Raising a Spiritual Child

 Meet Cheryl S., a friend and sometime-blogger over at Sunveiling. (She also has a Facebook page here.) I’m stealing the following post from her, a lovely portrayal of talking to one’s child about self, heaven, and personal truth.

I send my boys to a private school down the road.  It’s a Christian school.  In all honesty, my decision was mostly based upon the fact that the kindergarten is all day, which I thought would benefit my son.  Surely, the moral foundation couldn’t hurt–I thought.

At my parent-teacher conference last fall, Mrs. Zimmermann* gave my son, Drew, rave reviews.  She told me that he was excelling academically, that he had a passion for learning and was a positive influence on his peers.

Then she continued…

“I’m just so proud of Drew.  He is one of 3 other kids in his class that have accepted Christ as their savior.”

I think my face must have contorted a bit when I thought,  “SAY WHAAA?!?!”

Here’s why:  First of all, the official acceptance of a savior was news to me.  And I’ll be honest, it took me a lil’ off guard.

My mind raced. At 6, was it really possible that any child could truly understand the depth of what it means to accept a savior?  Maybe. Could this just be Drew following direction and doing what he believes it takes to earn Mrs. Zimmermann’s approval?  Perhaps.

I sat speechless, unsure how to respond. The best I could muster was a nod and a smile


For the rest of the afternoon, I felt conflicted.

I wrestled with the thought that maybe I didn’t give Drew enough credit.  Perhaps he did understand the gravity of his commitment to Jesus.  He surely is spiritually sensitive and connected–always has been.  What if, even at his young age, that was what he had chosen to subscribe to?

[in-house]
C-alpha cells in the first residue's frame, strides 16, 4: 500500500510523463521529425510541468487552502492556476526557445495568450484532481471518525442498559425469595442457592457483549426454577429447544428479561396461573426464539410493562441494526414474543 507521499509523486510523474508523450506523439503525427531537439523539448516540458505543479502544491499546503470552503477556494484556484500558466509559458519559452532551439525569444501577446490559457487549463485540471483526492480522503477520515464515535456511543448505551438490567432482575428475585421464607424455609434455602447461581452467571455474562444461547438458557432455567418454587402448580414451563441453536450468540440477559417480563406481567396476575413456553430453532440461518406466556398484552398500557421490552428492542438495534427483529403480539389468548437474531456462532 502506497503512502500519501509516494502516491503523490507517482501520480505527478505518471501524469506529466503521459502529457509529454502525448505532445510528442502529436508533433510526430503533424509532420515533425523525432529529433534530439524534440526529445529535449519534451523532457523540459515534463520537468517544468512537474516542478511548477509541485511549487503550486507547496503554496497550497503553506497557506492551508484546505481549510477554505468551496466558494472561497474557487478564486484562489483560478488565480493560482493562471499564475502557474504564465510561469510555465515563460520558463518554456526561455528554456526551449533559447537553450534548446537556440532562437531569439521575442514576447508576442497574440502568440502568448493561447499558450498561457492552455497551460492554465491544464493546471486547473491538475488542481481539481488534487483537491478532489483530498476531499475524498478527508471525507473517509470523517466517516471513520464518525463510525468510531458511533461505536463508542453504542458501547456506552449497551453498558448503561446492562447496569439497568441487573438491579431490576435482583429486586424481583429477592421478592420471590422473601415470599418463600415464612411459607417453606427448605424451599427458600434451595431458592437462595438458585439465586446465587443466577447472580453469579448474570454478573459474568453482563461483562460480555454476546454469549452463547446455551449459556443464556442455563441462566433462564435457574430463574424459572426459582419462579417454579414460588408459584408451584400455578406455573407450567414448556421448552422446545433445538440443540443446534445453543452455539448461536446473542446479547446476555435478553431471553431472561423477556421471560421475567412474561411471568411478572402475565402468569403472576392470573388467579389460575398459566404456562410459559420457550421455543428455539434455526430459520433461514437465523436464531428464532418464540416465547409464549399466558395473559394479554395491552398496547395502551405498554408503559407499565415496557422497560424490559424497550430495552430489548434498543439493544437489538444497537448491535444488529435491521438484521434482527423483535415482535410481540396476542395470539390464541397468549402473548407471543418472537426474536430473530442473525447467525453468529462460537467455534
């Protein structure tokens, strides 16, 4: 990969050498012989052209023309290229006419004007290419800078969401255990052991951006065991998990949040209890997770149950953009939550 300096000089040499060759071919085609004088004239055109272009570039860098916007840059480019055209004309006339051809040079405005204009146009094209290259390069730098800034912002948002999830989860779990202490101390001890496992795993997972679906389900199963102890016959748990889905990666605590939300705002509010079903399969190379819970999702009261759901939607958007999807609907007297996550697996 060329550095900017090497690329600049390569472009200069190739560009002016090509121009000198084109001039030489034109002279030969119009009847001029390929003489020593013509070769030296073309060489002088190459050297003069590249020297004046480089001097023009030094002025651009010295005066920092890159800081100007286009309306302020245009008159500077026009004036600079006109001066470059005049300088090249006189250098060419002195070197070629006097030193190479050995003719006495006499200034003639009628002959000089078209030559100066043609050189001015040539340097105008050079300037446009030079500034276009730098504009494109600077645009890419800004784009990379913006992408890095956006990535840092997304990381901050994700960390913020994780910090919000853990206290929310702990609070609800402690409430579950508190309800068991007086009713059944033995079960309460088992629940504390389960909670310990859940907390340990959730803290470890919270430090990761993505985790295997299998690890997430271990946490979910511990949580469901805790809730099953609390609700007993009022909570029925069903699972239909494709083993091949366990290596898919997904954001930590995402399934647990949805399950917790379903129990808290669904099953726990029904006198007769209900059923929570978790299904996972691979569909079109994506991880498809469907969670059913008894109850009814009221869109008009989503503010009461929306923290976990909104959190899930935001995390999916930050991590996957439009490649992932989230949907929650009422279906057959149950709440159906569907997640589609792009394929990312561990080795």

If it was, I would fully support him.

But something felt off to me.  I was skeptical about Drew’s motivation.  When he was younger, he had an interest in all the holy books and all religions, which is rather uncommon for a 3 year old, no doubt.  He had an insatiable curiosity about how our souls connect with our bodies, what they are made of and how they find their way back to ‘God’.  I remember having long and profoundly mature conversations with him–back when he was so full of wonder and fascination with all the possibilities of who we are and could be.

I felt sad and concerned because this was not the case anymore.  Now, Drew memorized and recited–verbatim–what he learned at school.  His deeply spiritual questions were now canned responses, the obvious result of the praise he received for his obedient absorption of the doctrine.

It became apparent to me that, at the ripe old age of 6, I was witnessing an innocent and inquisitive open mind slowly shutting its doors.  I knew I needed to wedge my foot in there.


That night at bedtime, I snuggled up next to Drew on his pillow and asked him to tell me what guided him to accept Jesus as his savior.

He sat up and catapulted into explanation. “Jesus is the only way to eternal life, Mom.  If you don’t ask him to be in your heart, you will be in a fire in hell after you die!”  His eyes bulged.

“Oh my goodness,” I said. “Go on.”

“The devil makes you sin.  I was born a sinner.  I need help,” he said in quiet concern. “It’s easy to sin.  It’s hard to be good. It’s so hard to get to heaven, Mom. I want to go to heaven.”

When it came to accepting Jesus as his savior, it surely appeared to be the only logical option for him.  This decision was born from a place of fear!  I have no doubt that this would not be the terms that Christ would have preferred.  It definitely didn’t come upon the terms that I preferred.